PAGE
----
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Institutes

1

/ ˈɪnstɪˌtjuːts /

plural noun

  1. an introduction to legal study in ancient Rome, compiled by order of Justinian and divided into four books forming part of the Corpus Juris Civilis
  2. short for Institutes of the Christian Religion , the book by Calvin, completed in 1536 and constituting the basic statement of the Reformed faith, that repudiates papal authority and postulates the doctrines of justification by faith alone and predestination


institutes

2

/ ˈɪnstɪˌtjuːts /

plural noun

  1. a digest or summary, esp of laws

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Example Sentences

A top National Institutes of Health official called the quarantines “draconian.”

Major financial institutes, including JP Morgan, ceased doing business with the IOR in 2012 because of a lack of transparency.

The National Institutes of Health distributes $24 billion annually in federal research grants.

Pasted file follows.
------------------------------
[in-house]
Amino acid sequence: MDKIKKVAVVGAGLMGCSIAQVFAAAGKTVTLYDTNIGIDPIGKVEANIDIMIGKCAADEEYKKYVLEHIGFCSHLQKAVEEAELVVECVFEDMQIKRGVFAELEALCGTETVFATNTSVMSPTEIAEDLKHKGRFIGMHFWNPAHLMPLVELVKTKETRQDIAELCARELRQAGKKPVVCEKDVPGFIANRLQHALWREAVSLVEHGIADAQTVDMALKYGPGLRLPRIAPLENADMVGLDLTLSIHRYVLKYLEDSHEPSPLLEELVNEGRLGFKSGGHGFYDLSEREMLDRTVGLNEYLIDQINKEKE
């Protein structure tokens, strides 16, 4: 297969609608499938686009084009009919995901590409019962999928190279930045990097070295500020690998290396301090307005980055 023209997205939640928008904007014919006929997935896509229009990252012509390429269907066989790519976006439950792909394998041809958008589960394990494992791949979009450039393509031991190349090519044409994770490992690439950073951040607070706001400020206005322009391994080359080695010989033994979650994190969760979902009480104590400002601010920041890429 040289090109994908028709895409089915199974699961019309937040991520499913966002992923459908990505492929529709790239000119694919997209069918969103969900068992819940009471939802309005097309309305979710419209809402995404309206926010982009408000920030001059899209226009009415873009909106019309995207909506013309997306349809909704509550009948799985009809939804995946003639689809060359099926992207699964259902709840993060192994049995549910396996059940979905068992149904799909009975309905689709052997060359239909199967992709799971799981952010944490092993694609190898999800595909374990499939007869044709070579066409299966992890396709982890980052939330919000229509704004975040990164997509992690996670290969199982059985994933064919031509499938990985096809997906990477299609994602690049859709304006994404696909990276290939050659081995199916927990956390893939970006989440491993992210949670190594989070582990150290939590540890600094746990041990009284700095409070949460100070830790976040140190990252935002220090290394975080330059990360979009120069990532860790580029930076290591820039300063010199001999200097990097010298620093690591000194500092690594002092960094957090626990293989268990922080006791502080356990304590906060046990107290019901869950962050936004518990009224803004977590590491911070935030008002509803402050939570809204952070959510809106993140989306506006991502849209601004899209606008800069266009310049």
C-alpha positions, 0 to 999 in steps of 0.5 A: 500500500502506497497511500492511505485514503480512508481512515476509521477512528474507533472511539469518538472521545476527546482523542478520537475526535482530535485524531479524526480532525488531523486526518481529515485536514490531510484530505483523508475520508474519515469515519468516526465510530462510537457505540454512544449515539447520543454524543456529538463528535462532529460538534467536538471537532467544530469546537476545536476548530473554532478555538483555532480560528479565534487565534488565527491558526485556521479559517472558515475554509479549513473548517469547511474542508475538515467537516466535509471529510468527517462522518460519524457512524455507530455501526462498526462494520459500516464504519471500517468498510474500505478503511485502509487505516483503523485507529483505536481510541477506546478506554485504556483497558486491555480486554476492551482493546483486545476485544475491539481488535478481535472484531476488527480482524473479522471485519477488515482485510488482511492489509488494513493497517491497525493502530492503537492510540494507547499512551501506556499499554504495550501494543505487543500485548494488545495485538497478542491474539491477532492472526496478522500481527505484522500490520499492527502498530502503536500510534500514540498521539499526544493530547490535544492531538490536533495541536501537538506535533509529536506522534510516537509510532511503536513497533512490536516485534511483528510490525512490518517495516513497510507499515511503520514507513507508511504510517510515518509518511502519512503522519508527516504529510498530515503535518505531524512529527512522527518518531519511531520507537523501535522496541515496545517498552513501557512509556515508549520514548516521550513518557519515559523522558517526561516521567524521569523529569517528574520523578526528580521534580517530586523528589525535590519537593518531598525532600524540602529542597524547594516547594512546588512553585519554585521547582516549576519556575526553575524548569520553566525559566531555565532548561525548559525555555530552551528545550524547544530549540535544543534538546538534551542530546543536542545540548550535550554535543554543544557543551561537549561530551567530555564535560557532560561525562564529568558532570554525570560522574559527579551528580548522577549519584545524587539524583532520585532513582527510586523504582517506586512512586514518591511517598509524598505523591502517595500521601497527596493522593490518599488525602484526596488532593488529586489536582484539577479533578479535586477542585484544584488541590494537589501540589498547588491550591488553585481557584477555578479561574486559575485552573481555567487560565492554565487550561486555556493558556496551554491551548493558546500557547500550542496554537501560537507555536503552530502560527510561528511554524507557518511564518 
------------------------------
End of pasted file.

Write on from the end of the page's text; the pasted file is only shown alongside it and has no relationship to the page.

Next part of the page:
He spent the rest of his life there, founding art institutes and centers, charitable organizations, and even a baseball team.

According to Wold, the National Institutes of Health has spent less than $2 million on studying cluster headaches in 25 years.

Carpenter were the leaders, and this is claimed to have been the origin of Mechanics' Institutes.

This variety of manner in the payment of vows, was suited to the circumstances of the Church under the Levitical institutes.

Professional institutes and clubs also serve to increase the sum of general learning.

As a teacher, she had taken advantage of excursion rates to the great National Teachers' Institutes.

When he was completing his "Institutes," he passed days without eating and nights without sleeping.

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